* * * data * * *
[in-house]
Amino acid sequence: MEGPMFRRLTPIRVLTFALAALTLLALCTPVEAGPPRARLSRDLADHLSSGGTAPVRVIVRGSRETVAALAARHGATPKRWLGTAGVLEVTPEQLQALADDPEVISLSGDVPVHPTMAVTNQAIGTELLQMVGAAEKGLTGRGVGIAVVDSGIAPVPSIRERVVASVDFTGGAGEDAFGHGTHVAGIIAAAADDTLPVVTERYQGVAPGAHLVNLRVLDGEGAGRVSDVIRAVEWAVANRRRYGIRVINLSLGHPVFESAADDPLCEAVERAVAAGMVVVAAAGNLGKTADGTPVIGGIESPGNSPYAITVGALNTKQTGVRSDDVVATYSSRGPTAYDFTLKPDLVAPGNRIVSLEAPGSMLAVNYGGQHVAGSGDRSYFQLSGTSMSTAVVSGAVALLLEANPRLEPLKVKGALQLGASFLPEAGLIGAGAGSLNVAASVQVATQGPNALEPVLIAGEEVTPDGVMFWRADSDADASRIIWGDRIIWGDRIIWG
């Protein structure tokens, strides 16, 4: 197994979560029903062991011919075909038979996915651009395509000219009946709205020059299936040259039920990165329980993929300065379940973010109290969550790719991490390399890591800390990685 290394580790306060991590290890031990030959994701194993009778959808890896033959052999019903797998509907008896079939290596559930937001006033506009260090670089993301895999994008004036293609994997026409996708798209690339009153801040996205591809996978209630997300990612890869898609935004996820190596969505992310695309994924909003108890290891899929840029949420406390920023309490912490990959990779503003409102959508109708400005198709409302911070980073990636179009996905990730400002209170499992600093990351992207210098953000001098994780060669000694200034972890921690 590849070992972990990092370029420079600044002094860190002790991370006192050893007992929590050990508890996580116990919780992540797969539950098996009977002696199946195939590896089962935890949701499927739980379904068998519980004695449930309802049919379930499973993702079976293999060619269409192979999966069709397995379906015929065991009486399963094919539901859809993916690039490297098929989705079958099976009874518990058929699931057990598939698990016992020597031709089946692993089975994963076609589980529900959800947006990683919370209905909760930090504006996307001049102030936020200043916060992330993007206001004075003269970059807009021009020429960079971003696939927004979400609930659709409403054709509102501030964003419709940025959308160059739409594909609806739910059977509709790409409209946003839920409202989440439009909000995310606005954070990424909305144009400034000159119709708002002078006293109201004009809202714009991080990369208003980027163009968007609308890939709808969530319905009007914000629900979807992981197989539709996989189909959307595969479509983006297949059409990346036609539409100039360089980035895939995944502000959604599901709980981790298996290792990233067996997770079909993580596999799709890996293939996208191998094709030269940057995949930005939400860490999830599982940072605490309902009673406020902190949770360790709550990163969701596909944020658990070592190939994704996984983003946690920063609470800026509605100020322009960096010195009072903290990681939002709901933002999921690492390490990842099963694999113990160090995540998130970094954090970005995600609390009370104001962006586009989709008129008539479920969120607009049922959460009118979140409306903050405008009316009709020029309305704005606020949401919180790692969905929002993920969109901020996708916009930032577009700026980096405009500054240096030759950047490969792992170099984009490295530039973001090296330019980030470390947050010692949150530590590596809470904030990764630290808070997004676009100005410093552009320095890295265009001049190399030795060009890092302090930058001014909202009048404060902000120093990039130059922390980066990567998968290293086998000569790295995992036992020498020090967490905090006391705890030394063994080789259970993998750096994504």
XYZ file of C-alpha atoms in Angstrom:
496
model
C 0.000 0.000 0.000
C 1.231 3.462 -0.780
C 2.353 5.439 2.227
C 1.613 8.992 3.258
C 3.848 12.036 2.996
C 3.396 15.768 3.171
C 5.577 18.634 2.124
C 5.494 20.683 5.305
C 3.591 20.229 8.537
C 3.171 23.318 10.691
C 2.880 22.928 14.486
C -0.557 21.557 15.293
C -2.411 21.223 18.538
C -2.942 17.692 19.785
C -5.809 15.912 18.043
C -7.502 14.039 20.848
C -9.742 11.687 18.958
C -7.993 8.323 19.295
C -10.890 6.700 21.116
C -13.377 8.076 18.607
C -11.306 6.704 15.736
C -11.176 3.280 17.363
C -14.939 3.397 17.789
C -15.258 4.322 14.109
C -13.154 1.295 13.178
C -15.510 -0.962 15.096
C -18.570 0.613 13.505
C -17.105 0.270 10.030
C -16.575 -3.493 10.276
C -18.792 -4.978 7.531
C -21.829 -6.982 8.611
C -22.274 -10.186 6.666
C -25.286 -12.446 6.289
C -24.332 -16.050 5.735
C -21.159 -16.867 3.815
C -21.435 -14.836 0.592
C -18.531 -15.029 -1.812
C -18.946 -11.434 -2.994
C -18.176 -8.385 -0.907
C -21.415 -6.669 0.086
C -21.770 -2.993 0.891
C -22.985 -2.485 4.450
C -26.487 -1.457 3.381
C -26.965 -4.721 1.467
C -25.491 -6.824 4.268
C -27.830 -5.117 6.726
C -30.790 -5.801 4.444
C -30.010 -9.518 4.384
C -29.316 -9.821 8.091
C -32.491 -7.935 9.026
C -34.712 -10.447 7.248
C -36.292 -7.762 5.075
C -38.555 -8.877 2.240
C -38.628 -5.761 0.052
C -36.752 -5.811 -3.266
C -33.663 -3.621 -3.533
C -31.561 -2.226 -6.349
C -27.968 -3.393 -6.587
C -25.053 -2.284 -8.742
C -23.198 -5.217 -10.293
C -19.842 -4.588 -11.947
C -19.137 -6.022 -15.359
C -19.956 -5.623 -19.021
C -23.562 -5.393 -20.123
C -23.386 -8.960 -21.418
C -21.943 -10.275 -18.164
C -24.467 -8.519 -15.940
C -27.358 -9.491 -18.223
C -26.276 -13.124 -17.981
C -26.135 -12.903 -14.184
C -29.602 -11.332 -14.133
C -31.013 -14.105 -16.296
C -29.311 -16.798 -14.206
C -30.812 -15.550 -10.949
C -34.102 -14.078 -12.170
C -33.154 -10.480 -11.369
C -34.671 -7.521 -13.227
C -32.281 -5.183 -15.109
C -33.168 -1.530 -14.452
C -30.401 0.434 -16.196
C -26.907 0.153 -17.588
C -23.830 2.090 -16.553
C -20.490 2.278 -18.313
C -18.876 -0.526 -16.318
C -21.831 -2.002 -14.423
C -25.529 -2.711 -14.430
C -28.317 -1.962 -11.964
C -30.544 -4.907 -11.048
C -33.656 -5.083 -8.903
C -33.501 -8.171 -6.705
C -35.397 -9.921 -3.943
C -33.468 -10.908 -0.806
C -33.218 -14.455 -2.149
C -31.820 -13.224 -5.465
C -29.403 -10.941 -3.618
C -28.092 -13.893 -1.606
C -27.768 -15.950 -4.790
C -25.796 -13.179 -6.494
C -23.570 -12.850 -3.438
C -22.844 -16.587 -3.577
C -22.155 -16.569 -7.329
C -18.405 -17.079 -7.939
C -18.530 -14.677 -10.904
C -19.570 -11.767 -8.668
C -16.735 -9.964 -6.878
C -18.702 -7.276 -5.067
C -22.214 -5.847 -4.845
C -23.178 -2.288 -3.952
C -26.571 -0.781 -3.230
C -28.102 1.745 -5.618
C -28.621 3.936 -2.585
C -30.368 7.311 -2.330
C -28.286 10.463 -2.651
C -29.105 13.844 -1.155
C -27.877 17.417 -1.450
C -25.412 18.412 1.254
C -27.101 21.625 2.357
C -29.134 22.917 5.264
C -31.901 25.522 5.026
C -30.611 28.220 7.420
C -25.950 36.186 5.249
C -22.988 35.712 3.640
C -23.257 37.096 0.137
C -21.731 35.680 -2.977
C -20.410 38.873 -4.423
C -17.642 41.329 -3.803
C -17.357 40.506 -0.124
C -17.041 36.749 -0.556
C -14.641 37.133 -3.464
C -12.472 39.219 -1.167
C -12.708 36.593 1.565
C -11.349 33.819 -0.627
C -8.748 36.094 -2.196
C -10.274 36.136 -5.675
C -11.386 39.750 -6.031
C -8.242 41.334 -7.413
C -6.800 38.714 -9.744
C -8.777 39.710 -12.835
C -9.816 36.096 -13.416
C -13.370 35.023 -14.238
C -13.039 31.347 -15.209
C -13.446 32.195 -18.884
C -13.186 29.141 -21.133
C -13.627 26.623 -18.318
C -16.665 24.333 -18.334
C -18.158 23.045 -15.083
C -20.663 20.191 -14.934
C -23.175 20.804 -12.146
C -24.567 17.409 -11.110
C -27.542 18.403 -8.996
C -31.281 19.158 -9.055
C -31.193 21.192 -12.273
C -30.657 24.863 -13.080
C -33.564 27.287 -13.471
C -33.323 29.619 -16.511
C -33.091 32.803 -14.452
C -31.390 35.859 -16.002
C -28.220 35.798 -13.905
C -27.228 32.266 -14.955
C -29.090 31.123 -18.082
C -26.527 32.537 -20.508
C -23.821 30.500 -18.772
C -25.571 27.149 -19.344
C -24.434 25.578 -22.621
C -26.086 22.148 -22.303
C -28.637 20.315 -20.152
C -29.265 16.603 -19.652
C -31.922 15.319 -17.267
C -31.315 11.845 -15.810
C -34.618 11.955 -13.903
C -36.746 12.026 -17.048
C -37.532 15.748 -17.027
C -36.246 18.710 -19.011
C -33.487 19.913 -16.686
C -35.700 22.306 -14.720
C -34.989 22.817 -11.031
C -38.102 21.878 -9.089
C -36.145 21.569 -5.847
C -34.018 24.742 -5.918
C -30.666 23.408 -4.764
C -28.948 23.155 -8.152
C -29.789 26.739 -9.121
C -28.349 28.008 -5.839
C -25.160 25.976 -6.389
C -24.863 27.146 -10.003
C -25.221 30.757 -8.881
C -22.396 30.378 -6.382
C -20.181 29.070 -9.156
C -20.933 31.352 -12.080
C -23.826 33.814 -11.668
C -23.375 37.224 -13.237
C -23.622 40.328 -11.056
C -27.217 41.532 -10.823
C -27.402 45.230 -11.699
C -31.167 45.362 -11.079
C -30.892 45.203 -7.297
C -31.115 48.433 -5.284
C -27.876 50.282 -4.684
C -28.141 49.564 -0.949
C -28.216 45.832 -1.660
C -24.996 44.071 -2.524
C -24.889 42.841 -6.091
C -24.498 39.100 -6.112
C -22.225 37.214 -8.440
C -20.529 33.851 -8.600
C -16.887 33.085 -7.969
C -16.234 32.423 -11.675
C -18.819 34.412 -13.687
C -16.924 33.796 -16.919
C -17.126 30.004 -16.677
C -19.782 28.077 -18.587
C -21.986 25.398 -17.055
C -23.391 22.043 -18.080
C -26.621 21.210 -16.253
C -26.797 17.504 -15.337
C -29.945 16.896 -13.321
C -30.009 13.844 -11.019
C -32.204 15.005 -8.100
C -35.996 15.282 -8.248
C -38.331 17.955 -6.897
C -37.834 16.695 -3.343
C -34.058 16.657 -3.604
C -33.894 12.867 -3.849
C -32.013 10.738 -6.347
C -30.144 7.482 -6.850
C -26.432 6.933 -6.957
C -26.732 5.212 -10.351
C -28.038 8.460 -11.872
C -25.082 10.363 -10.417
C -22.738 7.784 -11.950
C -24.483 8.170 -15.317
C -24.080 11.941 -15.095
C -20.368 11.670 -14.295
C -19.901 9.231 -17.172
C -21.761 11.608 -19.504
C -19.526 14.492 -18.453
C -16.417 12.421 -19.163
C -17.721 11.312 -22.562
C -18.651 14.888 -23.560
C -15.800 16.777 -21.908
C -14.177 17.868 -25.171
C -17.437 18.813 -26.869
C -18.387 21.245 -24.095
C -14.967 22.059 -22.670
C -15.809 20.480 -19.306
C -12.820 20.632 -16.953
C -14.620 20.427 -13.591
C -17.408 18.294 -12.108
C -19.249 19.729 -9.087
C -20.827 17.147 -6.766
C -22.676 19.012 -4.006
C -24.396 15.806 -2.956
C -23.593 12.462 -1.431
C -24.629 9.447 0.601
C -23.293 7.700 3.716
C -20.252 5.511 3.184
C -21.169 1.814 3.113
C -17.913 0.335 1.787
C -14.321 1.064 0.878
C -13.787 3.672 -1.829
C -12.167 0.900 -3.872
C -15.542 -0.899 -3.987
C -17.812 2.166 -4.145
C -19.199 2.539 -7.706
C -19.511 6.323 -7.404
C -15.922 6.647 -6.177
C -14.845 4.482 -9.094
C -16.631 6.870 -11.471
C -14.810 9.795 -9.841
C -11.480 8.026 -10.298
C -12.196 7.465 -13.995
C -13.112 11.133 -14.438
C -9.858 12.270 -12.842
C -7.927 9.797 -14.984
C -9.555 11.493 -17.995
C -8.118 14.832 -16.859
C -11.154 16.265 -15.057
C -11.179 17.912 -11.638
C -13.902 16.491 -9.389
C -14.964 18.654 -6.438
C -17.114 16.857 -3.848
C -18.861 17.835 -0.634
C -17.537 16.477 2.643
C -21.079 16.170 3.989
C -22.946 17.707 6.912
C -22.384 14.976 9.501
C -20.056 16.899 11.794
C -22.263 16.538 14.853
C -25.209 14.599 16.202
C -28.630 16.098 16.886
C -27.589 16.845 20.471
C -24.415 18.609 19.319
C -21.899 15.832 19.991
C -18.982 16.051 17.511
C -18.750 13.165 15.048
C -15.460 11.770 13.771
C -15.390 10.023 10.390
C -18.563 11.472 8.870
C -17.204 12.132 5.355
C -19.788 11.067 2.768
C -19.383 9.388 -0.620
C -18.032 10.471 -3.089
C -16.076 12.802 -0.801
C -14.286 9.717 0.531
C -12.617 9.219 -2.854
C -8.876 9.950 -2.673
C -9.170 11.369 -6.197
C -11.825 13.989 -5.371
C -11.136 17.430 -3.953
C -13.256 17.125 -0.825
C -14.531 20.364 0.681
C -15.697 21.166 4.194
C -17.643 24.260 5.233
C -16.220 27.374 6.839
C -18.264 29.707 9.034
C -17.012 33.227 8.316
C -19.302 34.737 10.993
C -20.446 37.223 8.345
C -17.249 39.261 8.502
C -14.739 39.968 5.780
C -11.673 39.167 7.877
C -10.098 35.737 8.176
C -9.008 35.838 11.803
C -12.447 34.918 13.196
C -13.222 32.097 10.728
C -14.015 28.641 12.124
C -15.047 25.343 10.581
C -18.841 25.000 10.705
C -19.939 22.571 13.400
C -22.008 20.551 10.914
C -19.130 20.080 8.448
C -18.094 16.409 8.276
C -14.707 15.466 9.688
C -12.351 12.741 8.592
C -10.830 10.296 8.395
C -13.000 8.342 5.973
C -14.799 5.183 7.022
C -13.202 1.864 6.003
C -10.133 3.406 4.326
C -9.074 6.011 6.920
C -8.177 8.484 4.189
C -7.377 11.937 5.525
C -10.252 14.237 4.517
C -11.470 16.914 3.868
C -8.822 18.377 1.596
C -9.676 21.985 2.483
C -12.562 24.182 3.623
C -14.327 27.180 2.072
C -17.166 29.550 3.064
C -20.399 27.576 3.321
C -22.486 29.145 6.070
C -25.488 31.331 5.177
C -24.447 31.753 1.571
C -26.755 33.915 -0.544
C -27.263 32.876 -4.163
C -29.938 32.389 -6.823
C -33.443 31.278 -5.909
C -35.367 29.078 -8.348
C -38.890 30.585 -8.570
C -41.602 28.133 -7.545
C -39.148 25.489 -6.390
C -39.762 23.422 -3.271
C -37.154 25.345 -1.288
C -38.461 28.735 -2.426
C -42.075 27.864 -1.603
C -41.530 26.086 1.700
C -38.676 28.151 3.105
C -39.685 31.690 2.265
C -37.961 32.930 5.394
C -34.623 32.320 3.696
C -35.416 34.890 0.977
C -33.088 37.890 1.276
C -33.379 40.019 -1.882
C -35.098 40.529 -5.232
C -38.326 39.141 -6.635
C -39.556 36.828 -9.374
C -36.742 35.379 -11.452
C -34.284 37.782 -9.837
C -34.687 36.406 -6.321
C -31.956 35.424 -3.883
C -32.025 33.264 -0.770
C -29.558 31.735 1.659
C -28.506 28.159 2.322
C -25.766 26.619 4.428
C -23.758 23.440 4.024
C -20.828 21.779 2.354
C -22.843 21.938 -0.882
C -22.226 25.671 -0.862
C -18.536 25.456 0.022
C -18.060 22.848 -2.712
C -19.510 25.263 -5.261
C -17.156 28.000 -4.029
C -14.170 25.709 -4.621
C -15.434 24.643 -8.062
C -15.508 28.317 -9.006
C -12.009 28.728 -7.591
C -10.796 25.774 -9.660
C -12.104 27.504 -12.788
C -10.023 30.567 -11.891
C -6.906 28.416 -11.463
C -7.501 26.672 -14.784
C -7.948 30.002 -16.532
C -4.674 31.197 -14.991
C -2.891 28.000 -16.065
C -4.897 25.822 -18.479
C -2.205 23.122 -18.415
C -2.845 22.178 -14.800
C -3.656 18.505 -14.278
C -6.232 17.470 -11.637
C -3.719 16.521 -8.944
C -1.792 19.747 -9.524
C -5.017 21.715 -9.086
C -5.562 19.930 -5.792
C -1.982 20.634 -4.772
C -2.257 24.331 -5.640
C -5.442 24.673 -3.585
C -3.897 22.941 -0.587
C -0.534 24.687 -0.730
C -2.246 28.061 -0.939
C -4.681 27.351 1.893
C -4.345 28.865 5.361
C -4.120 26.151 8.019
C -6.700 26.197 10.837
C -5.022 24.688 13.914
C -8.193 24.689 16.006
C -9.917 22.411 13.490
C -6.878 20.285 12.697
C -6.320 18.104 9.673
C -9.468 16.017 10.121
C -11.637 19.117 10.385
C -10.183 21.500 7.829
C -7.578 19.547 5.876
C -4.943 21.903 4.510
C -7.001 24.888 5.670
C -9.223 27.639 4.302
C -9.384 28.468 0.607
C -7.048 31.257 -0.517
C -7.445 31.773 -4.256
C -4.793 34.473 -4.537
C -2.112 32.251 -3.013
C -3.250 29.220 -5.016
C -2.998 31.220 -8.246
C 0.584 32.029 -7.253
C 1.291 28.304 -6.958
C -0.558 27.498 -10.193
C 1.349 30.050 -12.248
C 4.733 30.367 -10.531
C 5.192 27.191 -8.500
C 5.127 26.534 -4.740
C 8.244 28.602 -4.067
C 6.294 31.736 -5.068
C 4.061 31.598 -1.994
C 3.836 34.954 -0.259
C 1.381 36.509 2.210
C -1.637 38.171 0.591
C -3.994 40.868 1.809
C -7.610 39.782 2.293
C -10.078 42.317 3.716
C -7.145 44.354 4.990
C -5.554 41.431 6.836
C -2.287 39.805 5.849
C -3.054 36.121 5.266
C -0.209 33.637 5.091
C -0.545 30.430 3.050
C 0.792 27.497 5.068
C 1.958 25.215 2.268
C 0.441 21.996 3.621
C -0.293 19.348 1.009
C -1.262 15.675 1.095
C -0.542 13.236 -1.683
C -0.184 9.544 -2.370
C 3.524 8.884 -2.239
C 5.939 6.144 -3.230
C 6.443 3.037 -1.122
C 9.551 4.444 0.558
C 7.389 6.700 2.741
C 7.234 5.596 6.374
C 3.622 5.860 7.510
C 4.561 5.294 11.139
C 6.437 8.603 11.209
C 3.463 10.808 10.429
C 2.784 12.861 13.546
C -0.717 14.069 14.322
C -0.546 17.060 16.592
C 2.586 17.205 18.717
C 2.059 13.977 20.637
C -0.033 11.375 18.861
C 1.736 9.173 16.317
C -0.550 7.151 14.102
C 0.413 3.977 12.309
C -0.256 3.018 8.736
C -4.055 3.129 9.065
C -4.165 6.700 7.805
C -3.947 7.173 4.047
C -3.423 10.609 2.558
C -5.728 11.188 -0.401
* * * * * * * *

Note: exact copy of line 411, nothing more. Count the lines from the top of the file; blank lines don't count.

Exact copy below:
C -4.897 25.822 -18.479